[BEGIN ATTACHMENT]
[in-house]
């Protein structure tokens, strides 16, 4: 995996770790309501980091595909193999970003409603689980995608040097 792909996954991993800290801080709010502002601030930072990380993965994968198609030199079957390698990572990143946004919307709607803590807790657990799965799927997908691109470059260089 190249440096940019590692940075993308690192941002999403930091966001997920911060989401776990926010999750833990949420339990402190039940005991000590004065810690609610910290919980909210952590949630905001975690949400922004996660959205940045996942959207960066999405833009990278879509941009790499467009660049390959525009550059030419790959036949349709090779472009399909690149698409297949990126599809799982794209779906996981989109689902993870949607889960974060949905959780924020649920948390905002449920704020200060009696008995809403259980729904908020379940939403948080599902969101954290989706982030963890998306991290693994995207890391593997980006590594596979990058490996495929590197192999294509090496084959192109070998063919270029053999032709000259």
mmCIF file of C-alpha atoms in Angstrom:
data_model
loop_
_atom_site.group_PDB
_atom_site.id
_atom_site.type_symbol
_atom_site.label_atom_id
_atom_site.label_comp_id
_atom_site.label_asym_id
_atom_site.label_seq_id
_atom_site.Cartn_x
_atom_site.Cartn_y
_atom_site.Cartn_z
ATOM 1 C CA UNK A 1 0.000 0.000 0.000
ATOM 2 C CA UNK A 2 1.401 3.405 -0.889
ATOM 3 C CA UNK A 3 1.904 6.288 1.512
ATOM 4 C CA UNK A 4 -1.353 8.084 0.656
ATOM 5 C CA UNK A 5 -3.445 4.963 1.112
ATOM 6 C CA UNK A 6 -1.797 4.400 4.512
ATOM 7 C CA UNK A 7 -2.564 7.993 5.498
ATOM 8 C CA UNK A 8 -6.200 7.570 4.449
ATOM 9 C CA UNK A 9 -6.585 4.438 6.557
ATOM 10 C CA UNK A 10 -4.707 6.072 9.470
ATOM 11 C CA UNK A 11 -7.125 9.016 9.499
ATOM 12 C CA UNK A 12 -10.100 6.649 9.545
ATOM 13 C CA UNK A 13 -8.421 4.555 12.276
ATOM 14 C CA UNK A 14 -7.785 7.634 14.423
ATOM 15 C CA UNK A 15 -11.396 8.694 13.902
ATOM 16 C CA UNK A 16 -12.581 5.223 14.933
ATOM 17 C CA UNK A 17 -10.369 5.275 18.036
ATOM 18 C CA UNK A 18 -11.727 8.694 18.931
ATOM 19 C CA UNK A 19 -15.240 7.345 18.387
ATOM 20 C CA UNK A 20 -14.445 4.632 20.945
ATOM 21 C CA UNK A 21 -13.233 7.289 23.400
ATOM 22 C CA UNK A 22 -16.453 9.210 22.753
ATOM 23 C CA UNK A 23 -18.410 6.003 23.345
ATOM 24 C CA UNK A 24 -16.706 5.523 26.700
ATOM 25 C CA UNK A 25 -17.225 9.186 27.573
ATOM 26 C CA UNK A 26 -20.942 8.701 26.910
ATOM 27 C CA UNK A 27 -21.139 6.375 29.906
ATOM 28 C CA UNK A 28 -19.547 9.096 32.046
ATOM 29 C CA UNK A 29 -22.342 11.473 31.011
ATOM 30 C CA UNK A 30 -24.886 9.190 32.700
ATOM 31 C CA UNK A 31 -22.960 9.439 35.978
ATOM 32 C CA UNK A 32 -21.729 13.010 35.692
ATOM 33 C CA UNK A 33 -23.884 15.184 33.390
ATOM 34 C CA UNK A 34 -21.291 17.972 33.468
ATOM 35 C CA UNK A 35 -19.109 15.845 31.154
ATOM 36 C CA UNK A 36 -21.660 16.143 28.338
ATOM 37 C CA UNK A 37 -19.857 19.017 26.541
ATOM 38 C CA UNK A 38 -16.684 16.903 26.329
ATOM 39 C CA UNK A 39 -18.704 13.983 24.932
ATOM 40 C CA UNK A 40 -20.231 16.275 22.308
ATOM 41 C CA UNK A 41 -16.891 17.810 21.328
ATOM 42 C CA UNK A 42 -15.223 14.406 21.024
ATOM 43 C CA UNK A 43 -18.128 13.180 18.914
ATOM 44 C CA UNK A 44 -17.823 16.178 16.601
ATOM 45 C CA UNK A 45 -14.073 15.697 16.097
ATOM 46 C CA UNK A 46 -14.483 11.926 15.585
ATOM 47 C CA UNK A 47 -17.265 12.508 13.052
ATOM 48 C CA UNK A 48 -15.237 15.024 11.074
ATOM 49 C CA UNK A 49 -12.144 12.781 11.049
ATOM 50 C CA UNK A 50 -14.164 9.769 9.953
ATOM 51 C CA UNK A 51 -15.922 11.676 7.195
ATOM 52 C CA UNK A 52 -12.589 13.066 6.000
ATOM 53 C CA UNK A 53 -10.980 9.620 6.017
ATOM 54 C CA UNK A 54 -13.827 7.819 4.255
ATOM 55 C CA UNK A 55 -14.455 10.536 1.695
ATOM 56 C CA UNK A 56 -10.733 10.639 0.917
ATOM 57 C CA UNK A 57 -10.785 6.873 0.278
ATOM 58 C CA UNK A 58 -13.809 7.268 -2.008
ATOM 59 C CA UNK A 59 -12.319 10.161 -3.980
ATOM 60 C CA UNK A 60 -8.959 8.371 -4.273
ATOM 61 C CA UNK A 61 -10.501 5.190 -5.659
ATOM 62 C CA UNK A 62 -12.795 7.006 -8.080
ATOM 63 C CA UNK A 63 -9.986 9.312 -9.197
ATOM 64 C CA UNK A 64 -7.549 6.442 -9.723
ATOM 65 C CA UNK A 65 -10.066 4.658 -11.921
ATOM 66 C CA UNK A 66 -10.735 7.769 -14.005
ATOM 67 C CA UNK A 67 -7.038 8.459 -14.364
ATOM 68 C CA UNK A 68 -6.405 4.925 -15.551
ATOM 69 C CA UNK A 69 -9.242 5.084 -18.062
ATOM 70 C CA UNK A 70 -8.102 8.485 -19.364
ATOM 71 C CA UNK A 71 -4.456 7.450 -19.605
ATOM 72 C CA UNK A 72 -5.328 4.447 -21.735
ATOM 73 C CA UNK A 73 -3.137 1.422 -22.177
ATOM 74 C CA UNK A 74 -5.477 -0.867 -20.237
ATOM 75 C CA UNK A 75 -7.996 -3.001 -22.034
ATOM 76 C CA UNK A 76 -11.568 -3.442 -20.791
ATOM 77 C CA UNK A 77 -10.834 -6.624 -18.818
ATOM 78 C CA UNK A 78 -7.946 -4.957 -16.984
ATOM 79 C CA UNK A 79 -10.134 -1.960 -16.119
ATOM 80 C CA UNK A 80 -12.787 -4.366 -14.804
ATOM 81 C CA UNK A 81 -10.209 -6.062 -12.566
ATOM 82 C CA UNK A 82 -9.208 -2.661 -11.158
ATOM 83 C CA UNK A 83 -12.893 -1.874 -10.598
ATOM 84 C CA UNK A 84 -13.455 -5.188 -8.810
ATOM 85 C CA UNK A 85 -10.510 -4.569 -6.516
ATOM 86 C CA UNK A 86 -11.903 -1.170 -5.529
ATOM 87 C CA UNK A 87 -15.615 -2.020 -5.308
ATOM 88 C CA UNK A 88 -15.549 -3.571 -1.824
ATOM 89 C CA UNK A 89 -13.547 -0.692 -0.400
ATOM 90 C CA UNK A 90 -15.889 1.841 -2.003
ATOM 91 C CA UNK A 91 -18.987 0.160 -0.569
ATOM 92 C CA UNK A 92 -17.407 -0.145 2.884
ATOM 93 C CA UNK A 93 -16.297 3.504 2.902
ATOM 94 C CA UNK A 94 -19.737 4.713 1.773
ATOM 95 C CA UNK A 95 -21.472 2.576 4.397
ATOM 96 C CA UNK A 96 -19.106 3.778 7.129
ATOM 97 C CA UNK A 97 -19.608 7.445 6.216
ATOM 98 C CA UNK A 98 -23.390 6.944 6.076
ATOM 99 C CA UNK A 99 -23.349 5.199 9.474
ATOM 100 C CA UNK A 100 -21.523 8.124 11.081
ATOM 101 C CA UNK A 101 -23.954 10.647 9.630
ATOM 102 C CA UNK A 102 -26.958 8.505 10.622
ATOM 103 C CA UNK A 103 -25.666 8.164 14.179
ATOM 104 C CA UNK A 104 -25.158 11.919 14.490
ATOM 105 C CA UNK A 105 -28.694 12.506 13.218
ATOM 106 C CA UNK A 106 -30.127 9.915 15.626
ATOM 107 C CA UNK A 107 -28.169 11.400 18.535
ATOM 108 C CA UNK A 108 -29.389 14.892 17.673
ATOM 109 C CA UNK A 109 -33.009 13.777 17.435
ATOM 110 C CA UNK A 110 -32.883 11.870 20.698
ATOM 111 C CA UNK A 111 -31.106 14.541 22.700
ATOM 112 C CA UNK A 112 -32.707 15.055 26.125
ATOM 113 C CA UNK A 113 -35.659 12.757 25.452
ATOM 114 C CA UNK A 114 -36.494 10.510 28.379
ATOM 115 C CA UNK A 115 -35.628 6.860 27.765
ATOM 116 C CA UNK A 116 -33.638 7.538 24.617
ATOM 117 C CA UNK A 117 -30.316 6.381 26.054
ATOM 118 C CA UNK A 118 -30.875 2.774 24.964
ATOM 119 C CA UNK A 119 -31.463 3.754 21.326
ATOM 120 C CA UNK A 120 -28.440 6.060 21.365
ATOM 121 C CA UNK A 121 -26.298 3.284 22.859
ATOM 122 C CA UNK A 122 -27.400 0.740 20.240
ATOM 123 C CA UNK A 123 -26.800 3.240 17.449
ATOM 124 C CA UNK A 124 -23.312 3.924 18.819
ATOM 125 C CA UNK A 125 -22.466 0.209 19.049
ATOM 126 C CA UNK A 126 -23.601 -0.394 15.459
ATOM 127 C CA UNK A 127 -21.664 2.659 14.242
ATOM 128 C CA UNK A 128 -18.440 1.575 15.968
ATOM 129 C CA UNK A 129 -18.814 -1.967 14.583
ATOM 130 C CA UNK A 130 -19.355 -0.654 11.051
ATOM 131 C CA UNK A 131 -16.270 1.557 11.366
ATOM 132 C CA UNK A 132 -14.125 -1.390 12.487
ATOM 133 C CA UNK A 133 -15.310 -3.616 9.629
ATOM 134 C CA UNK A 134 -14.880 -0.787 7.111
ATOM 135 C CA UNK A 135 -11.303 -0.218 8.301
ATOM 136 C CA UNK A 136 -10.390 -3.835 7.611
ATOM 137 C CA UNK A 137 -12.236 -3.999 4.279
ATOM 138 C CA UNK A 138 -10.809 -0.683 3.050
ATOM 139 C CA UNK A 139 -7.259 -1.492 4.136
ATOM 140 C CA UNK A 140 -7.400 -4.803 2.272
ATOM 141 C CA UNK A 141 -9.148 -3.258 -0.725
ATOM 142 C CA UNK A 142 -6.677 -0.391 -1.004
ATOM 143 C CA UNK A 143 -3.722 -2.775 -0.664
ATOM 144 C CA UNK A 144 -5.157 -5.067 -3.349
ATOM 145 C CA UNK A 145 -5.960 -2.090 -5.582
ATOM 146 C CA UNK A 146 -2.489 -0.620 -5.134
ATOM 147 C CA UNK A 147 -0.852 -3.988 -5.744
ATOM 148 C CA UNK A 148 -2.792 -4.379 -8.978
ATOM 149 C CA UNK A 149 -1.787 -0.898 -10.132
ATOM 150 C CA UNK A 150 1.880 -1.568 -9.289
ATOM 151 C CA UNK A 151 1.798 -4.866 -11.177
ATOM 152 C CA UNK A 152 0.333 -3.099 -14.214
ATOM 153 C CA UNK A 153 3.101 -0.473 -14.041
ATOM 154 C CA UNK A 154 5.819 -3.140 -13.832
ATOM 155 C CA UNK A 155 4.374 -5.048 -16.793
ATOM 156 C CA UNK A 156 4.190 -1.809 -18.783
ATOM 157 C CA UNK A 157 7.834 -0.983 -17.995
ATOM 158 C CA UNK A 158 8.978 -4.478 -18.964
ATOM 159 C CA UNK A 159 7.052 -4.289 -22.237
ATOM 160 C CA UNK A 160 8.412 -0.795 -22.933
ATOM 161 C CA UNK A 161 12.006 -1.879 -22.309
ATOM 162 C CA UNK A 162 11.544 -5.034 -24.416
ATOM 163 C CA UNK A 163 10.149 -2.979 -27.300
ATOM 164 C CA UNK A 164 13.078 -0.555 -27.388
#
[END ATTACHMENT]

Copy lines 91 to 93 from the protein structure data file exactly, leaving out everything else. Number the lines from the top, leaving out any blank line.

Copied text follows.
ATOM 76 C CA UNK A 76 -11.568 -3.442 -20.791
ATOM 77 C CA UNK A 77 -10.834 -6.624 -18.818
ATOM 78 C CA UNK A 78 -7.946 -4.957 -16.984